LUST, CAUTION by Eileen Chang
Anchor Books, 2007, 68 pages, 978-0-307-38744-8, Paperback, $9.00
Genre: Fiction/Short Story
Lust, Caution is most appropriately called a short story; fifty pages bound into a little booklet that costs more to buy than your average 800 page fantasy novel, but by no means is the money ill spent.
Reading the foreword to this story is almost essential for those of us who are less familiar with the problems China faced in the 1940s. It gives the appropriate backdrop for the tale in addition to relating some bits and pieces of the author’s life. Julia Lovell does a very good job of offering these descriptions, though, as with most forewords and introductions, it comes dangerously close to spoiling the end of story for those of us not quick enough to abandon reading it.
As for the story itself, it revolves around an espionage plot: Wang Chia-chih, a young student working under the false name Mai Tai-Tai, is assigned to get close to Mr. Yee, a powerful man working for the Japanese occupational government. She spends a long time preparing for this, though the story does not show the process as a novel might, drawn out over several chapters. Instead we are given the exposition succinctly and quickly, as if watching it pass through Chia-Chih’s mind as imagery rather than narration. We see the majority of the action from her point of view, the past and the present coming together even as she contemplates the future. It’s at these last moments in the story, as she envisions the end of her act taking place, that readers will feel her tension and make it their own.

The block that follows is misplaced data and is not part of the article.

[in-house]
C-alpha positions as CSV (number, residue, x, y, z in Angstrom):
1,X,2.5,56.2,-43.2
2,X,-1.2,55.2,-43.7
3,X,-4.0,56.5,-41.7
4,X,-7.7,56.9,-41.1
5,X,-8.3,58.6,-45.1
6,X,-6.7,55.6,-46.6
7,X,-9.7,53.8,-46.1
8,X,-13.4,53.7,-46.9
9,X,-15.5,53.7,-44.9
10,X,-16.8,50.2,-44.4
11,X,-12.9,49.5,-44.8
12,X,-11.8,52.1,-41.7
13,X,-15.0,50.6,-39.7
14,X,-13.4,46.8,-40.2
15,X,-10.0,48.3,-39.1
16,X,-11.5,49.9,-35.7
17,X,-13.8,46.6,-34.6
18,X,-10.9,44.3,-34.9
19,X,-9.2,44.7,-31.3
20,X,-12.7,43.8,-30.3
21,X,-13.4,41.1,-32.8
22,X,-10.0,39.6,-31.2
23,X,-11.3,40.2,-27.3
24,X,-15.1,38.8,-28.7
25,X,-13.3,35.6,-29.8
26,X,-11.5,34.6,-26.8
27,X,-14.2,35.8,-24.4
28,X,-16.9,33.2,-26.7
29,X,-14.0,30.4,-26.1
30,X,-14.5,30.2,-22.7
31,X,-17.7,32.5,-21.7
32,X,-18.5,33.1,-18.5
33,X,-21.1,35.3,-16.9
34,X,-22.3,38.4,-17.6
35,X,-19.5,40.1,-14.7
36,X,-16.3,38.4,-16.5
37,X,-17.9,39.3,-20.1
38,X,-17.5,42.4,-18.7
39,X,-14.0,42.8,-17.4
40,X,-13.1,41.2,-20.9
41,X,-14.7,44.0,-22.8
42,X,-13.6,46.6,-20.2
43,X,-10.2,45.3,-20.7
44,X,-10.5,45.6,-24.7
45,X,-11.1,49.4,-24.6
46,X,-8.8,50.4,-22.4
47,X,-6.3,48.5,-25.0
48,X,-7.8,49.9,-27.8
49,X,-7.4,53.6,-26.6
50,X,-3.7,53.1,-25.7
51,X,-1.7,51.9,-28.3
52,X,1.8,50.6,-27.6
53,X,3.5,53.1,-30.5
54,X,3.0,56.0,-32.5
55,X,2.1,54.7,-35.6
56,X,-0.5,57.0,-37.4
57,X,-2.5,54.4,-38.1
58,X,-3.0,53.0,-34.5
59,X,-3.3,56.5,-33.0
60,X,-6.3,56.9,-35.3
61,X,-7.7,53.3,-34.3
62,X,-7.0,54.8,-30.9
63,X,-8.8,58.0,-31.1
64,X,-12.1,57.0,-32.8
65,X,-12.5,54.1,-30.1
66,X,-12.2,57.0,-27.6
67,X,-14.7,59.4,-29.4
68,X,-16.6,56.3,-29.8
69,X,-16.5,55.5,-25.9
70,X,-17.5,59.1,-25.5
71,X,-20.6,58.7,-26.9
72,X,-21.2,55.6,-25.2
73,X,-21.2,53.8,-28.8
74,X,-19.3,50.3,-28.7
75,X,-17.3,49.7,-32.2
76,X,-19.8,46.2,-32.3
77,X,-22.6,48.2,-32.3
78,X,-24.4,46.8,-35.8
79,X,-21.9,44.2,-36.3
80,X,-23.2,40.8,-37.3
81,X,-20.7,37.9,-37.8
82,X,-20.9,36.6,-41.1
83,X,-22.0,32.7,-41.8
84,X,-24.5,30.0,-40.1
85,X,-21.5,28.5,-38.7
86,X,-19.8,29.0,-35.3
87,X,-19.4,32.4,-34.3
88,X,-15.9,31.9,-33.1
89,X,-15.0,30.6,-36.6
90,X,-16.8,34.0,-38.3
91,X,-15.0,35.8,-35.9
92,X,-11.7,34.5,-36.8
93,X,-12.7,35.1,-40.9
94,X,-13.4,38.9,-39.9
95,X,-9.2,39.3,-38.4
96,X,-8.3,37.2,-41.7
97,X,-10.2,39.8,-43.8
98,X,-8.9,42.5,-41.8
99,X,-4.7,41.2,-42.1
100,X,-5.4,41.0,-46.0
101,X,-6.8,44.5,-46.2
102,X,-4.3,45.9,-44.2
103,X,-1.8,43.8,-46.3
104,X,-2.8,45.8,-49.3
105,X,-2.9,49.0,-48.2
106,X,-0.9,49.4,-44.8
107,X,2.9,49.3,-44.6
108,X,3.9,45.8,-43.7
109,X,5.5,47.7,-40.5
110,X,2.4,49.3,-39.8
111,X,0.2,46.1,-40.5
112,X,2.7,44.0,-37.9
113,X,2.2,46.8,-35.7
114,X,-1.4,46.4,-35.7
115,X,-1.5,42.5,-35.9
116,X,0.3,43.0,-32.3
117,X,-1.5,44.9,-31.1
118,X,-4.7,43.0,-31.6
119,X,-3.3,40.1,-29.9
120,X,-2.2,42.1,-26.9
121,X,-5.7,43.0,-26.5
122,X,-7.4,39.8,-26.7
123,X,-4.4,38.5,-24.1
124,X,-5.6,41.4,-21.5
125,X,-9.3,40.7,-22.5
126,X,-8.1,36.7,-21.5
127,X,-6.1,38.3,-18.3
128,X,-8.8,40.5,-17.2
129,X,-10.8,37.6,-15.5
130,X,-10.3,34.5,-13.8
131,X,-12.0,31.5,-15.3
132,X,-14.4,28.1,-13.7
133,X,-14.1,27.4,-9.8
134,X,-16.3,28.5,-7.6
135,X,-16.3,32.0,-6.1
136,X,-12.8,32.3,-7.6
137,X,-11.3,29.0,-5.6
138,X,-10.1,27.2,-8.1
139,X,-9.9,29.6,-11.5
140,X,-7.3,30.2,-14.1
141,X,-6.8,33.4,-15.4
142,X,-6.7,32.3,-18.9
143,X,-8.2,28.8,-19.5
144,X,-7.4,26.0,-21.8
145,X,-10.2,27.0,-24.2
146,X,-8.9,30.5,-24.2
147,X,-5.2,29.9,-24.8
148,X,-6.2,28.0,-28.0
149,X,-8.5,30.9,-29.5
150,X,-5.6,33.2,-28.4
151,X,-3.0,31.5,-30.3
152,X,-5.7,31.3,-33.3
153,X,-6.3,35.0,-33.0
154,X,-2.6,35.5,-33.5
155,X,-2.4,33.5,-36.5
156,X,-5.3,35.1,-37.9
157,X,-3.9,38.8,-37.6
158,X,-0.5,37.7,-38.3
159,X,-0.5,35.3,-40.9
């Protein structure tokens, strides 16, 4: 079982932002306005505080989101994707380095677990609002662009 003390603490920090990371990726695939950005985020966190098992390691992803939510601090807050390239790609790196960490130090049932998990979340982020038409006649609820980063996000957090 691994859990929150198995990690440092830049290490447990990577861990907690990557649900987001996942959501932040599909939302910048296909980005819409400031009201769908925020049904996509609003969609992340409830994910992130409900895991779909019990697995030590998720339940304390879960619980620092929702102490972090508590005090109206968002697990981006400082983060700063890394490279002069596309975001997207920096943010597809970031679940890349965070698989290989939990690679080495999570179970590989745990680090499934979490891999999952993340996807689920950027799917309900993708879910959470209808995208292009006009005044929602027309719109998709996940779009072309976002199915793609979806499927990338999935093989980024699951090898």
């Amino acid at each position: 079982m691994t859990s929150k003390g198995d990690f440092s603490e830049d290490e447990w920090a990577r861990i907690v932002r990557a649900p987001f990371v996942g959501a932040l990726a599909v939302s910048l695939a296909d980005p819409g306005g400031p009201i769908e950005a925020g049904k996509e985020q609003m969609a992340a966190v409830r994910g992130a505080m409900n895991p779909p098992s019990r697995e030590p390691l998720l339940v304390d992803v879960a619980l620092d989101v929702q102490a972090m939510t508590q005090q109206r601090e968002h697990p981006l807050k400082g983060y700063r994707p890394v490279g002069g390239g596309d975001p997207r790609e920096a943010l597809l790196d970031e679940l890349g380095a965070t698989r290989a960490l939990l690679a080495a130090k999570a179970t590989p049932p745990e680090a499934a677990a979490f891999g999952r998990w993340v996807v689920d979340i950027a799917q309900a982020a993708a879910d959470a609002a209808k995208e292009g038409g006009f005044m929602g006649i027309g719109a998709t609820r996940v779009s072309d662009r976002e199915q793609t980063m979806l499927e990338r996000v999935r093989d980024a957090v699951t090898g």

The description in the story is rich but subtle. It wasn’t until I had put the book down that I realized how immersed I had been in the main character’s world. The scenes at the mahjong table, the street outside the theater, and the dingy jeweler’s shop, each with its own details and specific purposes, hold the story together in a sort of circle, never letting us stray from those main points of action. And, of course, the settings aren’t the only things that enrich the narrative. Chang is superb at painting her scene down to the smallest, but most meaningful button, to the decorations painted on mirrors, glazing the page with exactly the minutiae that would catch Chia-chih’s attention. It’s in these details that the story acquires its otherworldly feel.
The ending is surprising but, at the same time, not unexpected when viewed from Chia-chih’s perspective. The handling of her realization and the subsequent scenes is beautifully done, marking what is probably the most engaging part of the story.